When you buy or sell real estate in Mexico brokers and agents sometimes tell you that everything is done differently in Mexico than in the USA. While in many respects, there are some differences, many parts of the process are remarkably similar to the USA. Therefore, you should make sure your contract contains the same protective clauses and paragraphs you will find in a US contract of sale. (Editor’s note: Most of the MLS BCS agents in Baja California Sur use contracts utilizing many features found in NAR contract, adopted to Mexican laws)
Where there may be some differences in the law, there are huge differences in the enforceability of the contract. Why? The difference arises due to the Mexican legal systems, courts and the extremely long time in many areas of Mexico it takes to get a judgment or decision. It can easily in some areas of Mexico take 5 or more years to get a judgment and sometimes due to factors not usually encountered in the US, the decision in any lawsuit may not be the correct one.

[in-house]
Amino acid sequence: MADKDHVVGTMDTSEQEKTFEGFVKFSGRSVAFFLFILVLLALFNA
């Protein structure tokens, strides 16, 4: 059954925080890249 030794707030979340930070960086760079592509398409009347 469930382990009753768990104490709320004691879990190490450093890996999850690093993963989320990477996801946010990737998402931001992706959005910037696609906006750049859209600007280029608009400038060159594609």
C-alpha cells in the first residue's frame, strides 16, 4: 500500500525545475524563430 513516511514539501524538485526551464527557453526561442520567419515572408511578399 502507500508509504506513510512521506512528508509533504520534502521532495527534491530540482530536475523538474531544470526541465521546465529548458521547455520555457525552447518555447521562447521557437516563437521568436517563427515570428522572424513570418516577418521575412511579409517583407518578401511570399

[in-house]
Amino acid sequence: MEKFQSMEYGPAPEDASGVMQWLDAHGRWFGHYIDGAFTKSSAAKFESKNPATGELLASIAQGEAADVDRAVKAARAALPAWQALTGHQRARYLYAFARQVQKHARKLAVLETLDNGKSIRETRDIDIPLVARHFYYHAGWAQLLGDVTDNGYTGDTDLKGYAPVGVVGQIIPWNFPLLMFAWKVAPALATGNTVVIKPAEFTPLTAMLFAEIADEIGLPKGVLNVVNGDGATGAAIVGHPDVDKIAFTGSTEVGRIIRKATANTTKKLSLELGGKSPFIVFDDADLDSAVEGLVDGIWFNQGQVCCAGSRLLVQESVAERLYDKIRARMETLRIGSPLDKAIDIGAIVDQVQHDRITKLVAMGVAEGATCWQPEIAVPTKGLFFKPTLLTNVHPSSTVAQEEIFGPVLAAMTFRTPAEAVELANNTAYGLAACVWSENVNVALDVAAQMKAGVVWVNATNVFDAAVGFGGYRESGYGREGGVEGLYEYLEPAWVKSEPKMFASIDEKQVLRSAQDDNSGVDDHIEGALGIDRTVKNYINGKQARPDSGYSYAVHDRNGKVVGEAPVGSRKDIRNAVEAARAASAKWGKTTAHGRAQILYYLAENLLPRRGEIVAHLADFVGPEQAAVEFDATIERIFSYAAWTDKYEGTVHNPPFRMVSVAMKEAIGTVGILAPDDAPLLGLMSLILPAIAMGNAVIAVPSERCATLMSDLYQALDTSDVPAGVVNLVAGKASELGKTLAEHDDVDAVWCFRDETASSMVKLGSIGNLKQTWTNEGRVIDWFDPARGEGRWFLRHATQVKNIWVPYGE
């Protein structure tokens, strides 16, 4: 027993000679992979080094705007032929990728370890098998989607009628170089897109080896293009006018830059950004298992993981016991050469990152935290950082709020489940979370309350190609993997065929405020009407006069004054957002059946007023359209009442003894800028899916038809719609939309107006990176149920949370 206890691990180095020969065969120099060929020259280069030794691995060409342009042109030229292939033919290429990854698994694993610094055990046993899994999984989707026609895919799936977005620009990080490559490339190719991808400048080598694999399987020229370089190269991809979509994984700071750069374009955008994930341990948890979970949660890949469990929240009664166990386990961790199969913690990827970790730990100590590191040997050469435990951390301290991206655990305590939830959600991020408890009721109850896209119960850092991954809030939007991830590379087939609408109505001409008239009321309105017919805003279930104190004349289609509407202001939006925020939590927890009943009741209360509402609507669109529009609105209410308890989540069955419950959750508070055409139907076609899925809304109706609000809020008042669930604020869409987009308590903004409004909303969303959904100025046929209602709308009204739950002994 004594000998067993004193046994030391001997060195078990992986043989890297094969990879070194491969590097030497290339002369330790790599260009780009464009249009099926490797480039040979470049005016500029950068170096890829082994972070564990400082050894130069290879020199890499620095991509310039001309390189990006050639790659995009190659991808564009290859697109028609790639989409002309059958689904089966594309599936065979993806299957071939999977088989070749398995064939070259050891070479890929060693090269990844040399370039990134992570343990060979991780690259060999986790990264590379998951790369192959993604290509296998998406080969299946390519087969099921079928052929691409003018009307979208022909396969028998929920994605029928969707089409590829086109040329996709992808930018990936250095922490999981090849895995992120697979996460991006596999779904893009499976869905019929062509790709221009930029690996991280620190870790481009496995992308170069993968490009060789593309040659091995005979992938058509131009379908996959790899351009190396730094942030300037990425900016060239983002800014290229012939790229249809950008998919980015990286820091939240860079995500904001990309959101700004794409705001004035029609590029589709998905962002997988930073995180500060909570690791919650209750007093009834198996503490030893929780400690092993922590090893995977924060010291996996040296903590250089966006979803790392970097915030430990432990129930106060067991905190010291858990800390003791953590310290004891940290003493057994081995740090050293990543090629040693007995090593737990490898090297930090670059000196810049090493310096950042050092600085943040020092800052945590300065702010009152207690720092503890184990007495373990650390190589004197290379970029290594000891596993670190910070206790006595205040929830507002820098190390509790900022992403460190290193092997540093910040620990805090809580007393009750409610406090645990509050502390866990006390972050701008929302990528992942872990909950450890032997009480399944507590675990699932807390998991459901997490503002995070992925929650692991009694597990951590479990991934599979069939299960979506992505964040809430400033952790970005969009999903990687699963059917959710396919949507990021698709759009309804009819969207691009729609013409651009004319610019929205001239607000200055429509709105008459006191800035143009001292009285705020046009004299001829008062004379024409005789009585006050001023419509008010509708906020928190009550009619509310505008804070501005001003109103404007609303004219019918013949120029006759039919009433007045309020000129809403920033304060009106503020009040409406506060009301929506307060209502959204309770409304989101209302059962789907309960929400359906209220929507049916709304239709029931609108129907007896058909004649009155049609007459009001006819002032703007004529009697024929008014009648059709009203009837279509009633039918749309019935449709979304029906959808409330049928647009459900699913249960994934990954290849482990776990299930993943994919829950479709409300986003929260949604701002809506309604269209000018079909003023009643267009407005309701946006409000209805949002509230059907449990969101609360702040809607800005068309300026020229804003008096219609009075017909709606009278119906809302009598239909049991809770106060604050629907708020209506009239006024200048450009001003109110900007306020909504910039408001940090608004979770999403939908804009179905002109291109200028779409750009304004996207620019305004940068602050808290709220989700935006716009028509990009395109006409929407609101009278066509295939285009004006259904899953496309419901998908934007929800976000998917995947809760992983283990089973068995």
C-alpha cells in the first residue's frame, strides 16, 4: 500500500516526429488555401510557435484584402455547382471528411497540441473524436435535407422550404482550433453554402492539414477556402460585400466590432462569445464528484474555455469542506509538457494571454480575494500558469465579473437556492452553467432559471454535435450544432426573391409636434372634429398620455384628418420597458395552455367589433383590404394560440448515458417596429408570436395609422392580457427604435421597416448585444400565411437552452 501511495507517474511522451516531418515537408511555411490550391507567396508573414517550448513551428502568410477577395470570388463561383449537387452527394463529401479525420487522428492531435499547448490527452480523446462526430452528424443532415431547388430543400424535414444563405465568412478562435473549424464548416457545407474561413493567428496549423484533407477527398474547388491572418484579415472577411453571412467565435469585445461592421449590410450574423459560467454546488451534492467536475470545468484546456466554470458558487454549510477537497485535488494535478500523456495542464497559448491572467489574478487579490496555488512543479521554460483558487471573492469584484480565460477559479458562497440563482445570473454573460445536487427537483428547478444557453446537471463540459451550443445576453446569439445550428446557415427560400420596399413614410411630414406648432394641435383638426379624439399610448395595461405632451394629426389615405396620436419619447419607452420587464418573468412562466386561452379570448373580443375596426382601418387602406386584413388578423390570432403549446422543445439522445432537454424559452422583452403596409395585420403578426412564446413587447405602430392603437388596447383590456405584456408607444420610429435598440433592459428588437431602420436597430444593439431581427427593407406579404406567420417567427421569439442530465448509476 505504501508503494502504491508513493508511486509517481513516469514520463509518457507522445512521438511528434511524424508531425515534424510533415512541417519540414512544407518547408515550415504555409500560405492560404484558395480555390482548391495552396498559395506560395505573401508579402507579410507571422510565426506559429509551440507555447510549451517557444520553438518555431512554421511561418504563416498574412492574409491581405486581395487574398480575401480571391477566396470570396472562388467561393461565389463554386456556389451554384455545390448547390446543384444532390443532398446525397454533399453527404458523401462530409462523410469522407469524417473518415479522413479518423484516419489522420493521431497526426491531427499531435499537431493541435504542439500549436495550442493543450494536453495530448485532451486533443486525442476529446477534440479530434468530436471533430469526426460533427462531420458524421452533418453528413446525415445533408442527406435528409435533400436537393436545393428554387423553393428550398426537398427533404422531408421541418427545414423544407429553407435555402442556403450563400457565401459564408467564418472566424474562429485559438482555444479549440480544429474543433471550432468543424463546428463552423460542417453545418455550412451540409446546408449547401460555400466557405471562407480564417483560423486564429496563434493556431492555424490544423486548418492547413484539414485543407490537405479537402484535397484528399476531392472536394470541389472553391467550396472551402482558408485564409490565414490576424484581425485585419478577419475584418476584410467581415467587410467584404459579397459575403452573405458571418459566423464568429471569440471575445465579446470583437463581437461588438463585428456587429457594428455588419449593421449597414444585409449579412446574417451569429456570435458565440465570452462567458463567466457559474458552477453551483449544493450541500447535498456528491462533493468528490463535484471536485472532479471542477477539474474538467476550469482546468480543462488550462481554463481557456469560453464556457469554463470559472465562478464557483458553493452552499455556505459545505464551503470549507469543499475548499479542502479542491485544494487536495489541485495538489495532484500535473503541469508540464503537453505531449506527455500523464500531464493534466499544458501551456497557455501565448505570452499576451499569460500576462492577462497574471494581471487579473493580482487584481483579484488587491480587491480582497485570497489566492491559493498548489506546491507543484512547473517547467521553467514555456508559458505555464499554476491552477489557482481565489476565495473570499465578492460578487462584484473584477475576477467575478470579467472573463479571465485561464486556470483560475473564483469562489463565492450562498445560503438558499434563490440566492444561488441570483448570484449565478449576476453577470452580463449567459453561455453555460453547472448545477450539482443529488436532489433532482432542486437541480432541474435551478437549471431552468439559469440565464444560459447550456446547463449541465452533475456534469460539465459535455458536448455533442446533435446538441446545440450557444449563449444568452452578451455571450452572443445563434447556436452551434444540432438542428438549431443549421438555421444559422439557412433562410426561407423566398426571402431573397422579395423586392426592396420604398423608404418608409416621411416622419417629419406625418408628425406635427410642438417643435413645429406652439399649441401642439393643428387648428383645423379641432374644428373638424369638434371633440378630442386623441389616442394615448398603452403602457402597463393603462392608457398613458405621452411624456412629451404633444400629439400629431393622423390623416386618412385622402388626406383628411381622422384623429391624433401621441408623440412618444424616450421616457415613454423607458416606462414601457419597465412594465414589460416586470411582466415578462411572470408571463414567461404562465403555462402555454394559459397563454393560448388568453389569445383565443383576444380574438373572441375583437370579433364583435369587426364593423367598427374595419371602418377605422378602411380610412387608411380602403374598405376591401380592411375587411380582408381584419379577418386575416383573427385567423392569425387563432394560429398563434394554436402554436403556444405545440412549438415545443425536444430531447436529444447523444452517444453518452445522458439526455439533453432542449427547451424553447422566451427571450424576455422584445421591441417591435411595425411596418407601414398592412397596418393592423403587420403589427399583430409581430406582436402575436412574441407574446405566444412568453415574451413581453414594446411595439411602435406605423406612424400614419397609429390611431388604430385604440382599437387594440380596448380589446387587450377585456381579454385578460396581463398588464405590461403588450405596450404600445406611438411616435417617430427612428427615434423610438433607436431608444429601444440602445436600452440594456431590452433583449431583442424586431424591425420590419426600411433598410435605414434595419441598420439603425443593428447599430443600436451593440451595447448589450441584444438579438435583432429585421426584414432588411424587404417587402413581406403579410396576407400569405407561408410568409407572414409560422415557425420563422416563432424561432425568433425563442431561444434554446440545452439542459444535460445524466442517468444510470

What is the solution? Write a good contract and in the event a dispute arises, make certain it contains a mediation and arbitration provision. The arbitration laws are excellent in Mexico and if you and the other party agree to arbitrate it is likely you will resolve your dispute within 8 to 12 months. That decision is then entered into the Court as a judgment. Most arbitration are binding and cannot be appealed (unlike most Court judgments in Mexico which are often appealed adding many more years to the final decision).
The Author: Don D. Nelson is a US Attorney and retired CPA with over 35 years experience in business, real estate, estate planning and tax law. He lives in Los Cabos. He can be reached at email@example.com
If you want to learn more about arbitration or mediation, the clauses to put in your next contract, and how to have a dispute arbitrated or mediated, email us at firstname.lastname@example.org If all parties agree, you can even remove your case from the Courts and have it decided by arbitration. It is even legal to have the arbitrator be a US attorney or a panel of US and Mexican attorneys with real estate experience. Due to the speed of the process, you may save a lot of money in costs and attorney’s fees.